JANESVILLE, Wis. (AP) — House Speaker Paul Ryan rejected the idea that his easy win Tuesday over a longshot Republican primary challenger praised by Donald Trump spells danger for Trump’s presidential prospects in the swing state of Wisconsin.
All the huge primary win means, Ryan insisted, is that he’s really well-liked in the congressional district where he was born and raised and that he has represented since 1998.
Businessman Paul Nehlen had been courting Trump supporters and won praise from the Republican presidential nominee last week. But despite their strained relationship, Trump endorsed Ryan days later.
“I don’t think it means he’s doomed in November,” Ryan said of Trump. “I think it means right here in Wisconsin, people know me very, very well.”
Ryan had largely ignored Nehlen in what had been a sleepy primary before Trump thanked Nehlen on Twitter for his comments defending Trump. Nehlen won the backing of some prominent conservative figures, including former Alaska Gov. Sarah Palin, but it wasn’t enough to overcome Ryan’s popularity in his southeastern Wisconsin district.
Ryan won by about 70 percentage points, based on unofficial results.
“We knew we were going to do well,” Ryan said. “We got the votes we were hoping and expecting to get all along. The outcome is exactly what we were hoping for.”
This is Ryan’s first re-election win since becoming speaker last fall.
He went into the primary with massive advantages in name recognition and money. Ryan had outraised the unknown Nehlen by a 17 to 1 ratio through the latest reporting period, and was largely ignoring his opponent and was expected to win easily.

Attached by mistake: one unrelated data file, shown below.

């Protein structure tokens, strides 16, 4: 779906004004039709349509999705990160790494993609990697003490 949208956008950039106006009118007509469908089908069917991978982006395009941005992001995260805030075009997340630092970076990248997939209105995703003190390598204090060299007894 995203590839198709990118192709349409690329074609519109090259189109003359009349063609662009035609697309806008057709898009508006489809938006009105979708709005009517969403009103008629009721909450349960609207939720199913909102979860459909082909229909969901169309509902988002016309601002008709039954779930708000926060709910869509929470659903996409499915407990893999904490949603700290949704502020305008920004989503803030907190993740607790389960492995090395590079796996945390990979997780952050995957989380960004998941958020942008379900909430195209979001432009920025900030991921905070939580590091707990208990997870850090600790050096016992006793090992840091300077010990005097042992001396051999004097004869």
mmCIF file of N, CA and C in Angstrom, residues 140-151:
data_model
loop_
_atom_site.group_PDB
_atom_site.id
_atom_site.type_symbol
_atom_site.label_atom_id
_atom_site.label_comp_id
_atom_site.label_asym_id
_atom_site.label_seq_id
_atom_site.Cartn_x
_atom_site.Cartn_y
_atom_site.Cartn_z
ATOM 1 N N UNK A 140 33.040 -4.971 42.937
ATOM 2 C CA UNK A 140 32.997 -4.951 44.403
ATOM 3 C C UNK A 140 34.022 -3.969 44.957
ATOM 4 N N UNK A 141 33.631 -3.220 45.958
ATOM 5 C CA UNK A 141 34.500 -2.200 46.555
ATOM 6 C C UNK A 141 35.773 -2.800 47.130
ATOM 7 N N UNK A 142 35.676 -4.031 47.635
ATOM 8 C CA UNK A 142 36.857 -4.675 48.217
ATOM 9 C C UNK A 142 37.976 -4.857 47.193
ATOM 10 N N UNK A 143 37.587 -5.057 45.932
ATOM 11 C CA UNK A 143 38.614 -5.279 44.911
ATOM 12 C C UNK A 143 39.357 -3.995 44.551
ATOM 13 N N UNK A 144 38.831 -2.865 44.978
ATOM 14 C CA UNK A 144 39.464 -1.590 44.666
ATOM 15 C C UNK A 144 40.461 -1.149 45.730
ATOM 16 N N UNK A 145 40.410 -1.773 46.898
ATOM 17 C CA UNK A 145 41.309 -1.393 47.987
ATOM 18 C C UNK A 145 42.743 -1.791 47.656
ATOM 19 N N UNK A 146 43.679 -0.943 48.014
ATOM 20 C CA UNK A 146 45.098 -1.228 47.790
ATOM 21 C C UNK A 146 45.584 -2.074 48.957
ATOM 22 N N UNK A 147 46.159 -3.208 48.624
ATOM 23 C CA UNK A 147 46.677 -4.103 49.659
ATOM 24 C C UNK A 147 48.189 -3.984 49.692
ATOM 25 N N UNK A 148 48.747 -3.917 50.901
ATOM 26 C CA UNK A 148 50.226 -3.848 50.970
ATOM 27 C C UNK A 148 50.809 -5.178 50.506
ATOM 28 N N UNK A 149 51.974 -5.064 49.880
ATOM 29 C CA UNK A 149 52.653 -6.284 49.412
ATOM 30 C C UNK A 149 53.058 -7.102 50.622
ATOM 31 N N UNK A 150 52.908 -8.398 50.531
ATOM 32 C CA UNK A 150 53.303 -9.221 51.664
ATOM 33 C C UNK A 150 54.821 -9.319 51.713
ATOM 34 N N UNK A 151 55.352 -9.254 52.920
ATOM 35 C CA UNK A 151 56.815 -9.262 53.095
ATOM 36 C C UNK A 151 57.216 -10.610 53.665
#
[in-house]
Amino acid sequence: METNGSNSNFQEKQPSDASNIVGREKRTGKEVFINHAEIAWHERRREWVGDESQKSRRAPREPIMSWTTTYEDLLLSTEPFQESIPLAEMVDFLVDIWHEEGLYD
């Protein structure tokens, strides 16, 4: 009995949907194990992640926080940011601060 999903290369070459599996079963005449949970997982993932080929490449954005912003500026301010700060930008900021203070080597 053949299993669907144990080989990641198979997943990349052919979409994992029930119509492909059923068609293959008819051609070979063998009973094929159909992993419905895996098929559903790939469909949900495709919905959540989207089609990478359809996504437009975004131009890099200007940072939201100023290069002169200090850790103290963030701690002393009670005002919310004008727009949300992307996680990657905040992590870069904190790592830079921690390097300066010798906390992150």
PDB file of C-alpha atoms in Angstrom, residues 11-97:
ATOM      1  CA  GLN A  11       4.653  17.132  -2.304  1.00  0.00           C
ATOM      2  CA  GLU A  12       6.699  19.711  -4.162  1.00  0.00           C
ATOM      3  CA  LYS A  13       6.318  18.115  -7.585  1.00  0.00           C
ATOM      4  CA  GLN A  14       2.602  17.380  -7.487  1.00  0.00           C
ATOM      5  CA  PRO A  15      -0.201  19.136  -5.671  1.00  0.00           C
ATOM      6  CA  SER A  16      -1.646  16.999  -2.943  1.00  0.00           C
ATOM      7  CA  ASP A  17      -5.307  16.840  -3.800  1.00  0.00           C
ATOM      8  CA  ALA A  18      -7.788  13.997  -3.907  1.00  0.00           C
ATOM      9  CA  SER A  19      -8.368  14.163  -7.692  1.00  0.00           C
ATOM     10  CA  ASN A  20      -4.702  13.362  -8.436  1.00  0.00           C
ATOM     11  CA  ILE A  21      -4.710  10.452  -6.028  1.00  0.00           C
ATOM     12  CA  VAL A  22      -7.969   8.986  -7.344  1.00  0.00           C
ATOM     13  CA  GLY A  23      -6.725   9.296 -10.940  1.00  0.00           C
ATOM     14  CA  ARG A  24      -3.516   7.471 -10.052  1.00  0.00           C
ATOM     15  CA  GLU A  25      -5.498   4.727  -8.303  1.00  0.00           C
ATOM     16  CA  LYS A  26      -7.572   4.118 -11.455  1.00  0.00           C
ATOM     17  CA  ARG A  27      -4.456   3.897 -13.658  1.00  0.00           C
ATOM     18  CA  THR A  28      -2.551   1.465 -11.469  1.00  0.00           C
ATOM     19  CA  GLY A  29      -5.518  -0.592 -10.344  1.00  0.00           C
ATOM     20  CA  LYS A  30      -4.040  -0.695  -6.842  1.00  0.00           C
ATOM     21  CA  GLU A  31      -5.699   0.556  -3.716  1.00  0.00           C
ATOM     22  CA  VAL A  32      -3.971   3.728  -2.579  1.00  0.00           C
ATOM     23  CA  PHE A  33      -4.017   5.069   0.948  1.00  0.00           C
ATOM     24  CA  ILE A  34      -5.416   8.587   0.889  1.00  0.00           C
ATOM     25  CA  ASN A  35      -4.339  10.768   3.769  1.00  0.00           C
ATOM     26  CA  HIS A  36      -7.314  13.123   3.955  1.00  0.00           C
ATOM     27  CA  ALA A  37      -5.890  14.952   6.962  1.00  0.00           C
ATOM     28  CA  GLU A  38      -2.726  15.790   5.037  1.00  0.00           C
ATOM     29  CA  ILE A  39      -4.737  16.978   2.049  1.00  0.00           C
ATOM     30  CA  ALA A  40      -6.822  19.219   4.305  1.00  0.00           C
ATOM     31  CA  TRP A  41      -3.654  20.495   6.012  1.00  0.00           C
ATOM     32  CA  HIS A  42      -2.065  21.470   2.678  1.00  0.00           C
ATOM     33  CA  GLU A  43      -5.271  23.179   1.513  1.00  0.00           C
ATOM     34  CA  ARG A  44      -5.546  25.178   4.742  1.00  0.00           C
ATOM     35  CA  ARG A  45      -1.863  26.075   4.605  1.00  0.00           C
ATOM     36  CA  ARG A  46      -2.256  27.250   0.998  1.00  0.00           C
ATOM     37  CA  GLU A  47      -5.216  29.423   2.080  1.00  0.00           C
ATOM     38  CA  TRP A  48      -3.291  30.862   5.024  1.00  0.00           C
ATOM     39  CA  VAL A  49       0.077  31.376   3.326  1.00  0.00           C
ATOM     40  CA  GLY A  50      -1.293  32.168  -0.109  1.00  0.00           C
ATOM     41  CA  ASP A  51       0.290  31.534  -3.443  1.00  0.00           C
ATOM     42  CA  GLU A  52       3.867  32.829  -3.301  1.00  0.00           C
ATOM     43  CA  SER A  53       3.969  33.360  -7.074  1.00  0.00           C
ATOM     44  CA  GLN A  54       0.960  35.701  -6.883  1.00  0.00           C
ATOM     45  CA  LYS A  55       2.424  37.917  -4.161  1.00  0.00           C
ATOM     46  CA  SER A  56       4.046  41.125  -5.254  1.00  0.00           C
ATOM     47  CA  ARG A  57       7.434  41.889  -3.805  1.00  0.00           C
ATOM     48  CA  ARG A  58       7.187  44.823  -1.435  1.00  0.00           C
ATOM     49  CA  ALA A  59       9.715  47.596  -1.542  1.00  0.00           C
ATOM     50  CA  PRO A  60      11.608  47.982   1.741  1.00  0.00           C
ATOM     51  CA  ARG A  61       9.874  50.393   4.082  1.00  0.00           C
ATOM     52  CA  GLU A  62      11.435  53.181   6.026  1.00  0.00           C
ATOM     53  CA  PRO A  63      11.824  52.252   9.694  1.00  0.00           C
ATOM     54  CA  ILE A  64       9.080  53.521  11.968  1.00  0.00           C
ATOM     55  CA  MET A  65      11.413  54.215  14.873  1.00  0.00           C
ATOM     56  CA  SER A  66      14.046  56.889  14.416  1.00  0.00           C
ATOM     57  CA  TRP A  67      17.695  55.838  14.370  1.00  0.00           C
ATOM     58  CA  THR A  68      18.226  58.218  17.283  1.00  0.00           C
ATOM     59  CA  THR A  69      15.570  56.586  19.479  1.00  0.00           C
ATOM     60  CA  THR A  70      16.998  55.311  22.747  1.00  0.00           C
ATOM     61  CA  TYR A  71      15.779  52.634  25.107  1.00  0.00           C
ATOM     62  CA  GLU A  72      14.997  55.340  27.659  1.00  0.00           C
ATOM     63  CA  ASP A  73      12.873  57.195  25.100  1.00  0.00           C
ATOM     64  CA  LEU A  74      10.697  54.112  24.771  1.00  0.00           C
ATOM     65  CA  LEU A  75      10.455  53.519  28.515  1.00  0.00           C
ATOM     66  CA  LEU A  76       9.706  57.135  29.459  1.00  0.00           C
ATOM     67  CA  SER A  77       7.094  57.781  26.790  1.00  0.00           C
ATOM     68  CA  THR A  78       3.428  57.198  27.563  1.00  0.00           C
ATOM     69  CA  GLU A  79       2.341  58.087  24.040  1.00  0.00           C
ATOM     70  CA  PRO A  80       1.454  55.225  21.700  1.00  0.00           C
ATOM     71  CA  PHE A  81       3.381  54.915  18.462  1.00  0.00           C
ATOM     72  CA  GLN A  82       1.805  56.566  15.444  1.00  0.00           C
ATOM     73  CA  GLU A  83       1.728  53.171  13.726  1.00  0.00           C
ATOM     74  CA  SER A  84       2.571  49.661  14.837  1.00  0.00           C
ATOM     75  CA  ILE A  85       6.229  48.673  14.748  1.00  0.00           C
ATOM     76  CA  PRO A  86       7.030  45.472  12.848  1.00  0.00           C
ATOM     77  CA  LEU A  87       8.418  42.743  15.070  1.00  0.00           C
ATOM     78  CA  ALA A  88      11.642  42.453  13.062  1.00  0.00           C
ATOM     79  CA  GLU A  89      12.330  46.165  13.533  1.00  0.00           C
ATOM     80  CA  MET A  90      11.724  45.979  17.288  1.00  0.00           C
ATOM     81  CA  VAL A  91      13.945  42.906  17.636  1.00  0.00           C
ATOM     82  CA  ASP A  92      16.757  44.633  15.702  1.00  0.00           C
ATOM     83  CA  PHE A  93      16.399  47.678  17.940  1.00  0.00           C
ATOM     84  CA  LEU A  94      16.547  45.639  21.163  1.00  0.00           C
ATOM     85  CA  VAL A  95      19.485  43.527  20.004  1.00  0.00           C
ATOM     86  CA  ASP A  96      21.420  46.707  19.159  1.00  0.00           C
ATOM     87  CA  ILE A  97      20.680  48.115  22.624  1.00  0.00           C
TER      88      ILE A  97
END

Trump changed all that the week before the primary, when he tweeted thanks to Nehlen for support while Trump was being vilified for remarks about the Muslim American parents of a U.S. soldier slain in Iraq. Trump also said he wasn’t ready to endorse Ryan, who had joined in that criticism.
Trump shifted course a few days later under heavy pressure from Republican leadership, but by then Nehlen had gotten a burst of national publicity.
Ryan responded with a blitz of radio appearances and added a pair of campaign stops the day before the election, determined to avoid the fate that befell House Majority Leader Eric Cantor, when the Virginia Republican lost a primary to a little-known tea party challenger.
Ryan had other advantages, including widespread popularity in the district. Ryan had also worked hard to maintain those home ties, traveling back to Janesville as much as possible to be with his wife and three children.
Nehlen, an executive at a water filtration company, first made a splash with a web video of him riding a Harley-Davidson motorcycle, showing his tattooed arms. He challenged Ryan to an arm-wrestling match if he wouldn’t debate him.
He ran well to Ryan’s right, accusing Ryan of betraying Trump and favoring a “globalist agenda” of disastrous trade deals and porous borders. Nehlen attracted support from Palin and conservative provocateur Ann Coulter, with the latter appearing alongside Nehlen in the district the weekend before the election.
Nehlen said in a message on Twitter after the crushing defeat that his candidacy “damaged Paul Ryan’s ability to continue growing government. That’s the beginning of a fight we’re ready to get started.”
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